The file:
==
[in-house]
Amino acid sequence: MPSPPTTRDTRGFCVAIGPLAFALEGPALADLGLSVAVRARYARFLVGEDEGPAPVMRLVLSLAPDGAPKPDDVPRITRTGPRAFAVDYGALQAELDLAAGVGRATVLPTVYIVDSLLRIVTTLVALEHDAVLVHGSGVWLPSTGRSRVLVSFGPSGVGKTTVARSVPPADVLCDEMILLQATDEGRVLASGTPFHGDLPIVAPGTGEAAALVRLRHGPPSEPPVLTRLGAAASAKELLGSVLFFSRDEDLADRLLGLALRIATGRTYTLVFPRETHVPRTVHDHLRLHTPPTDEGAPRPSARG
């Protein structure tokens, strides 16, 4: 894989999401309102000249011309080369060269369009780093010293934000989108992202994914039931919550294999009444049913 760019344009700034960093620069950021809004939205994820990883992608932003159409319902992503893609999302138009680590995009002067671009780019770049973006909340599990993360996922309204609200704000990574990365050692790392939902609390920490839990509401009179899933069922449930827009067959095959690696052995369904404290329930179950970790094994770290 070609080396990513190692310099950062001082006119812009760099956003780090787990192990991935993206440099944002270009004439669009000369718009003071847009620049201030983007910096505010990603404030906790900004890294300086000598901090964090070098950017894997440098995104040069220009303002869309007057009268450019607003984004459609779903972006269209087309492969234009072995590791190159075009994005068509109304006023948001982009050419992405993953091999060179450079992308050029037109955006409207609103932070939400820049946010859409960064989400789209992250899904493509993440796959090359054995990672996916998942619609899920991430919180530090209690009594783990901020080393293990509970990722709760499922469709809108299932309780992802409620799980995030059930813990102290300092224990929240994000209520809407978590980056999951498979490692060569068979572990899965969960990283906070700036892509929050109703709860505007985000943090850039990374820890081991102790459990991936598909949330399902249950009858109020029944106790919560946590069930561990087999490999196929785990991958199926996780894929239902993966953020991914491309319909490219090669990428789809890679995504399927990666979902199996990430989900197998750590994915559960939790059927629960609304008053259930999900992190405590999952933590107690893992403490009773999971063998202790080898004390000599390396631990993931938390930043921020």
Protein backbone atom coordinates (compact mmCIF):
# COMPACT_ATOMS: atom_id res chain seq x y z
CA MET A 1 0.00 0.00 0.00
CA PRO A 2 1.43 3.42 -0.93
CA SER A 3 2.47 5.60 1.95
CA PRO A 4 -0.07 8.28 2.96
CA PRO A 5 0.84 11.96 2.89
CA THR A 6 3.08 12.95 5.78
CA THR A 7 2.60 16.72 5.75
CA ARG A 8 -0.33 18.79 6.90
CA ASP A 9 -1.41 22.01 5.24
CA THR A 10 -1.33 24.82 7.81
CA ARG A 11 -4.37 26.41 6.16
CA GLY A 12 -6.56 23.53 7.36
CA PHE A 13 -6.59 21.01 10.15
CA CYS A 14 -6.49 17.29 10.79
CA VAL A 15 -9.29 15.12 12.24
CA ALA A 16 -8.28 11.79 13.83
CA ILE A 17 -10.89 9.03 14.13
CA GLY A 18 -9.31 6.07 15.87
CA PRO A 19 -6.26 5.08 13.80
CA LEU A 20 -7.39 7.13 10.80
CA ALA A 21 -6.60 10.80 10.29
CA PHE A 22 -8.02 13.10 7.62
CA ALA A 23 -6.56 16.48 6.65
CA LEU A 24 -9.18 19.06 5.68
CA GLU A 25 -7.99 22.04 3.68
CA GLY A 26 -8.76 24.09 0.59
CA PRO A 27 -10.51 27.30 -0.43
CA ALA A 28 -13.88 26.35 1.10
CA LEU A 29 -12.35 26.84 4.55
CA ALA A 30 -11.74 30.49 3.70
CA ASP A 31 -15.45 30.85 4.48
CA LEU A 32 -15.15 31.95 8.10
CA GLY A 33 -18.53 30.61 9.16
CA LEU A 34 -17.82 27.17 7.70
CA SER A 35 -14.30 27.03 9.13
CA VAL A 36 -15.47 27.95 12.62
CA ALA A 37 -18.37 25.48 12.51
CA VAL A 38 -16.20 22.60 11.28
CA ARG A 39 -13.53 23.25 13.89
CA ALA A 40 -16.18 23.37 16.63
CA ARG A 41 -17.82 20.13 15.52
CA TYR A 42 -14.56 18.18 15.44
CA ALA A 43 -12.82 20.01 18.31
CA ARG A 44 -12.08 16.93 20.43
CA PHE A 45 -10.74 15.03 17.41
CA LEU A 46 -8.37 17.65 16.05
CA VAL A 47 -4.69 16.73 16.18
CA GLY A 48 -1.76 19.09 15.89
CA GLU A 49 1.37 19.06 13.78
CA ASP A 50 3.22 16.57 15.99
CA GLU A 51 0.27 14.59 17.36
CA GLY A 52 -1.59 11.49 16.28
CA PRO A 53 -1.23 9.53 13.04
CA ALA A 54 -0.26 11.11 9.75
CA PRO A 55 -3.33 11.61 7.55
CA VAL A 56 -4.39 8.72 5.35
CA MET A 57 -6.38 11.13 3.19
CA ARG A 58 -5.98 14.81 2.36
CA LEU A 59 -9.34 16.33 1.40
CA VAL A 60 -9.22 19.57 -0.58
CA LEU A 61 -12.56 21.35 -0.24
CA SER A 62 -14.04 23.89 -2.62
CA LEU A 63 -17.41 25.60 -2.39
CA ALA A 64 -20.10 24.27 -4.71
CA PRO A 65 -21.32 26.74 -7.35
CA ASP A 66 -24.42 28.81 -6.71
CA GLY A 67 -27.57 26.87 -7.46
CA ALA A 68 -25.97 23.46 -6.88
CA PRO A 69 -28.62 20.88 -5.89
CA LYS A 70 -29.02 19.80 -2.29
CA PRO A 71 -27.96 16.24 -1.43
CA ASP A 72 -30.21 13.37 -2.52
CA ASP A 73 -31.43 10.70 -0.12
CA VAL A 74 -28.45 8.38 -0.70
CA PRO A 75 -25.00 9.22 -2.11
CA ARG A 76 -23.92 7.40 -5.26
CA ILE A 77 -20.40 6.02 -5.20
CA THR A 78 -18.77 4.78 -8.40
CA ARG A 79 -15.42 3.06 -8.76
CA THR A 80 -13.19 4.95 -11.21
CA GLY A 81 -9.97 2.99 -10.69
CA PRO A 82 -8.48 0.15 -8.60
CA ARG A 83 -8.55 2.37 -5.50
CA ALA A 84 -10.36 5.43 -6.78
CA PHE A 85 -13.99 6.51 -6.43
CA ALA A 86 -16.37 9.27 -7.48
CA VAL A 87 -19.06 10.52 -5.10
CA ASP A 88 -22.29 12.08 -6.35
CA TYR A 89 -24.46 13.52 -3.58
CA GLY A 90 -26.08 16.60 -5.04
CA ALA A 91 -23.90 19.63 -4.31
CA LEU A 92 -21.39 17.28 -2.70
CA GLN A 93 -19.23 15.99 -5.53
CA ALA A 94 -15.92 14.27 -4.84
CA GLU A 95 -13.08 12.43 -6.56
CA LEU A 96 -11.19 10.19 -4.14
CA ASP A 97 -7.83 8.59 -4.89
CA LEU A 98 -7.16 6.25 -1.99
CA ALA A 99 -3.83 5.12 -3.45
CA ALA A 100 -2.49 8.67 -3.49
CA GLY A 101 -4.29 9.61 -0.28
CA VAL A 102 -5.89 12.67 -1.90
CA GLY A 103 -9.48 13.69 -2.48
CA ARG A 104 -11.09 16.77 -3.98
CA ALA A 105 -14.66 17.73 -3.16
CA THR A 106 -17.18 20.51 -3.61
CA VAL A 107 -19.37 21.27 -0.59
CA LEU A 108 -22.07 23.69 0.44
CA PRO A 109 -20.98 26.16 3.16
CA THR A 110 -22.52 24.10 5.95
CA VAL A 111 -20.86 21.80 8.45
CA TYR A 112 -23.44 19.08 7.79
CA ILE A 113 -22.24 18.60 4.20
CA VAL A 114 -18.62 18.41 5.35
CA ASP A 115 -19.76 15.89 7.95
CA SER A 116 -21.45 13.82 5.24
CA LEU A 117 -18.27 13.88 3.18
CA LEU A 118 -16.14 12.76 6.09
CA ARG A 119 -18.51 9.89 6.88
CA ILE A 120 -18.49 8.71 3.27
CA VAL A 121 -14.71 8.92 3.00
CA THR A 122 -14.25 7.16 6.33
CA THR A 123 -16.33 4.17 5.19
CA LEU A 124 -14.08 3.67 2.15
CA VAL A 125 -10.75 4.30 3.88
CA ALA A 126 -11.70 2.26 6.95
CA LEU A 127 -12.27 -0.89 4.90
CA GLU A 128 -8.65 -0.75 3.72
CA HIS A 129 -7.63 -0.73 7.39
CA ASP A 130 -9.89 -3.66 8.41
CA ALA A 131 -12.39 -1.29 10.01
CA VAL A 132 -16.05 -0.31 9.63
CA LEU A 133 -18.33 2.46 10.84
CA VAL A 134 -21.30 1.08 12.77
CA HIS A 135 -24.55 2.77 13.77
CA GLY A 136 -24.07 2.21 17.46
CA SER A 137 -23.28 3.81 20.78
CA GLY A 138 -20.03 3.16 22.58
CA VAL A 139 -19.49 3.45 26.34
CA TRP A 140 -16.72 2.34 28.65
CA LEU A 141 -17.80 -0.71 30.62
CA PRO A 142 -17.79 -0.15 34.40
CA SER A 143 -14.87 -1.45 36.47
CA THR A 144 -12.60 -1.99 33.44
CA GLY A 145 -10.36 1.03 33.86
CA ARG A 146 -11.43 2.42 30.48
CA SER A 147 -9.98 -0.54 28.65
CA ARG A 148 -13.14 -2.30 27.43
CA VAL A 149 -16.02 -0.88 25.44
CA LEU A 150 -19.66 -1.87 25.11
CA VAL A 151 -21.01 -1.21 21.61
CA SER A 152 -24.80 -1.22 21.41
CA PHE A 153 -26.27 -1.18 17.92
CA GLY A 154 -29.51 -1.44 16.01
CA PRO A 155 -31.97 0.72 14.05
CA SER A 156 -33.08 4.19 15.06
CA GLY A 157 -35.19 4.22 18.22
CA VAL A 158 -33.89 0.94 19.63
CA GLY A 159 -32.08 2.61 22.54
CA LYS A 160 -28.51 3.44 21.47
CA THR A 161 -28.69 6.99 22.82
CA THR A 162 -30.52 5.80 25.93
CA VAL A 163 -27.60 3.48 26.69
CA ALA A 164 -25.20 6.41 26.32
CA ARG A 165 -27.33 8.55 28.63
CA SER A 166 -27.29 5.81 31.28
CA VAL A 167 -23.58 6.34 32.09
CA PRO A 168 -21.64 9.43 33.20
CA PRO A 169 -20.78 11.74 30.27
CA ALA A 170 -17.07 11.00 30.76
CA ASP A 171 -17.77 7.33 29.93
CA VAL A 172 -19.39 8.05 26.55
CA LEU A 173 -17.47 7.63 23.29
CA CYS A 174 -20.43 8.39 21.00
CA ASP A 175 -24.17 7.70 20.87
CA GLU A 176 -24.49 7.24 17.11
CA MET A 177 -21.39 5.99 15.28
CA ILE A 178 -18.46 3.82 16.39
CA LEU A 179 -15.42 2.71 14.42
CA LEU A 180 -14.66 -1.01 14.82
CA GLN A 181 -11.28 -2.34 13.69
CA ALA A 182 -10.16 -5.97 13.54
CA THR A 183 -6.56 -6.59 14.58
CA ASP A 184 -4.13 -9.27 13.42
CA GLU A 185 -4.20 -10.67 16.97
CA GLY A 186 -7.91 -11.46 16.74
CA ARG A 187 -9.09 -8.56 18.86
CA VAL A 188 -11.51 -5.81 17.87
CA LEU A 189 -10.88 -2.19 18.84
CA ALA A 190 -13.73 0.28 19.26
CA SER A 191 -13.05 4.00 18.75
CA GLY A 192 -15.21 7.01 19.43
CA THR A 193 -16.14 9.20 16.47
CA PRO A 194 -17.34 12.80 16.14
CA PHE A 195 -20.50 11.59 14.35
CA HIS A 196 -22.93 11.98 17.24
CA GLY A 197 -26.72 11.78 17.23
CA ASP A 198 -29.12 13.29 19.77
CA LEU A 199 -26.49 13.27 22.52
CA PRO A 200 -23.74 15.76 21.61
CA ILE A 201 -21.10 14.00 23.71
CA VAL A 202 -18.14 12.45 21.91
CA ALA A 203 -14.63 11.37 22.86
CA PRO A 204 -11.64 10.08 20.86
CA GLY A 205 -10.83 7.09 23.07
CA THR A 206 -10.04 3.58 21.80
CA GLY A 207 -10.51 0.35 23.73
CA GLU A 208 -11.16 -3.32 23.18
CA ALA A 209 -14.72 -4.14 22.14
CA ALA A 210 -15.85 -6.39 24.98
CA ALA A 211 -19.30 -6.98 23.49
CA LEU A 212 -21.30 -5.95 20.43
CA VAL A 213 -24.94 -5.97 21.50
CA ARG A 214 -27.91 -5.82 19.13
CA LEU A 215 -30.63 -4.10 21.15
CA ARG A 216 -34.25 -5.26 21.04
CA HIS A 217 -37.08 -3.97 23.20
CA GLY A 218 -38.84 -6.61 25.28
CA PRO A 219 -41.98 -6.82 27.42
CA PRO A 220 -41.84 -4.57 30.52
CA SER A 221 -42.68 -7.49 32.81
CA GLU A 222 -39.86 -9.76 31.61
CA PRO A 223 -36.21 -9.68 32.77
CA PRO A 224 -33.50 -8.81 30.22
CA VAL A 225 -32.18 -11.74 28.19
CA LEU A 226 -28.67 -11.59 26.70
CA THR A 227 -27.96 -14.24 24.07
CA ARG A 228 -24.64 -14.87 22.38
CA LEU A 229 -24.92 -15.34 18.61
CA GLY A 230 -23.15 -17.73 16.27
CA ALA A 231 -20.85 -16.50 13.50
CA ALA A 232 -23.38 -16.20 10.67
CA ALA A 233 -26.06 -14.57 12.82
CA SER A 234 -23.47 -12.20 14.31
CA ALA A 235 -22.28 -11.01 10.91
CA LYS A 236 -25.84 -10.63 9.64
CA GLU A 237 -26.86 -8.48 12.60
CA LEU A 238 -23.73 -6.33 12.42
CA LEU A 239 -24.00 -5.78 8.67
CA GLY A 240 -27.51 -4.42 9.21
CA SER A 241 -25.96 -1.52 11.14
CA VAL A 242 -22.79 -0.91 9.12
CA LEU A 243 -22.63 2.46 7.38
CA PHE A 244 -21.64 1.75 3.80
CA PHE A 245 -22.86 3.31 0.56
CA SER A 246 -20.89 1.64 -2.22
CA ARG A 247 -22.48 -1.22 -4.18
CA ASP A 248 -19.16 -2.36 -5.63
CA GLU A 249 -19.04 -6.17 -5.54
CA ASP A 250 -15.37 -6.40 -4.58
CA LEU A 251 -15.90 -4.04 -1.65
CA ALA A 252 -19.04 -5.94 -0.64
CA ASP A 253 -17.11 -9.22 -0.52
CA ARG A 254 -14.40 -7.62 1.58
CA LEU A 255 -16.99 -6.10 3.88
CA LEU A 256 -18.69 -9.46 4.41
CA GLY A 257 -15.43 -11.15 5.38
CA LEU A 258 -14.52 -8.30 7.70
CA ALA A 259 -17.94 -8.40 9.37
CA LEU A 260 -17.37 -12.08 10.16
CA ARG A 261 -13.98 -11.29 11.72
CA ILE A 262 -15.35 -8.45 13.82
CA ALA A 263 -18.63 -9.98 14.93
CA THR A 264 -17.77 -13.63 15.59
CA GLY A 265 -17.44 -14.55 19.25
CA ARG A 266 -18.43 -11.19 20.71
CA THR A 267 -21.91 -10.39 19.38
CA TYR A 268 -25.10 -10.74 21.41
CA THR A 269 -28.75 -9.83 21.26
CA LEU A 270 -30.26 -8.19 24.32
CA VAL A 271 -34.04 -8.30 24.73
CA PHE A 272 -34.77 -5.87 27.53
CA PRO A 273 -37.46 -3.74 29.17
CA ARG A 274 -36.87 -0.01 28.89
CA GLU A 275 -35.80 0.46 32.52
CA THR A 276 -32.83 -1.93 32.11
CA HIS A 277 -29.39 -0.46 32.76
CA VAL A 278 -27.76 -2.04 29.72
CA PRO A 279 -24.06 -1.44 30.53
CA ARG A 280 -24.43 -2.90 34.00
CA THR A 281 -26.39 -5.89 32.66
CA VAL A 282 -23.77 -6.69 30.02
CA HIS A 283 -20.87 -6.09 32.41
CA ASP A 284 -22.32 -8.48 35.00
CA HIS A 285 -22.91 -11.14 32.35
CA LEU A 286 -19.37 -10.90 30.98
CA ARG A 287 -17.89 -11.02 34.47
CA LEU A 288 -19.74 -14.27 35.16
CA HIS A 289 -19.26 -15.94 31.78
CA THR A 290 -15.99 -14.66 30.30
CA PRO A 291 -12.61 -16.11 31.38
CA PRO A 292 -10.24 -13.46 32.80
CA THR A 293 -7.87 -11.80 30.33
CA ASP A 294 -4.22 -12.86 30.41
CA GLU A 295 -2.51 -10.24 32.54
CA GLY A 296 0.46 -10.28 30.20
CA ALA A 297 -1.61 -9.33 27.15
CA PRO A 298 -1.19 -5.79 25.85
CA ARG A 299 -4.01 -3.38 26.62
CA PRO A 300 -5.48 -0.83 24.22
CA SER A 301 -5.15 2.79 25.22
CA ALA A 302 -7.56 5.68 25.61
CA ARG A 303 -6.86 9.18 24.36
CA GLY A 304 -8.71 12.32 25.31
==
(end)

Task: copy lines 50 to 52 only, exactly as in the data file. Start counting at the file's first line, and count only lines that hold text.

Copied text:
CA PHE A 45 -10.74 15.03 17.41
CA LEU A 46 -8.37 17.65 16.05
CA VAL A 47 -4.69 16.73 16.18